The Pill That Will Help You Prevent Diabetes

Filed Under: Diabetes, Blood Sugar

The Pill That Will Help You Prevent Diabetes

In the media coverage gearing up for November’s American Diabetes Month, here’s a breakthrough you won’t hear about—especially from the drug companies. New research has found that simply getting enough vitamin D can help to prevent type 2 diabetes.

Scientists at Helmholtz Zentrum München in Germany found that people with good concentrations of vitamin D in their blood are at a lower risk of developing type 2 diabetes. Plus, the reverse is also true: A low level of vitamin D puts you at higher risk for diabetes. While there are many factors at work, the researchers primarily attributed the protective properties of vitamin D in preventing diabetes to its anti-inflammatory effects.

Beyond Preventing Diabetes

But diabetes prevention isn’t the only benefit of this vital nutrient. Vitamin D performs a host of crucial roles. It is necessary for calcium absorption and utilization. It regulates the activity of dozens of genes and promotes normal cell division and growth. It is also intimately involved in immune function, insulin secretion, blood clotting and blood pressure control.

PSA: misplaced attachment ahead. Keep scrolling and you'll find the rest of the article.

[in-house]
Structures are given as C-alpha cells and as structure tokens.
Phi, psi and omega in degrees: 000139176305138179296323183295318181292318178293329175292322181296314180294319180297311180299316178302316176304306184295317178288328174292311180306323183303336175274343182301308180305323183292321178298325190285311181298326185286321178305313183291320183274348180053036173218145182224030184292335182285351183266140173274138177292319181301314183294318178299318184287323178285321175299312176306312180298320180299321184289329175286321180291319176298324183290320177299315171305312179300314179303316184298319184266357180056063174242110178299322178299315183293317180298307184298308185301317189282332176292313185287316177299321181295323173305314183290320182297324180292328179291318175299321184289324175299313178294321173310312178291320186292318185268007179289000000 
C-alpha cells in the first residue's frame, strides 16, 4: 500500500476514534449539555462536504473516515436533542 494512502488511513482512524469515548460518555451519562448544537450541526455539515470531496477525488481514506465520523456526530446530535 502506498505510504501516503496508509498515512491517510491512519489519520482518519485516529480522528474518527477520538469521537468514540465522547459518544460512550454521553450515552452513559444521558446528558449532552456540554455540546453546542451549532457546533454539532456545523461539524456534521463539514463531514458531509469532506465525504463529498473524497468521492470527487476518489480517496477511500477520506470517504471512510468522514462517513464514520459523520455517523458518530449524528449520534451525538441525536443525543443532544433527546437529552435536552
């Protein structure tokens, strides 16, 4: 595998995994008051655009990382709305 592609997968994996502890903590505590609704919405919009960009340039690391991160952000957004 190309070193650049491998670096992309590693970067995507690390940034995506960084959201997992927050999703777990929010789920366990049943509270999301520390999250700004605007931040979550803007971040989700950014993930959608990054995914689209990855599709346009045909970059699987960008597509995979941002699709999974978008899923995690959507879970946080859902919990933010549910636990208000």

How much vitamin D do you need? The dose you require depends on your sun exposure, geographic location, skin color, age, weight and other factors. There truly is no single dose that’s right for everyone. As a general rule, I’ve found that 2,000–5,000 IU daily works for most people. Your best bet is to have your blood level of vitamin D (25(OH)D) tested and take enough supplemental vitamin D3 (cholecalciferol) to keep it in the optimal range of 50–80 ng/mL to prevent diabetes.

Now it’s your turn: How much vitamin D do you take?

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DISCLAIMER: The content of is offered on an informational basis only, and is not intended to be a substitute for professional medical advice, diagnosis, or treatment. Always seek the guidance of a qualified health provider before making any adjustment to a medication or treatment you are currently using, and/or starting any new medication or treatment. All recommendations are "generally informational" and not specifically applicable to any individual's medical problems, concerns and/or needs.

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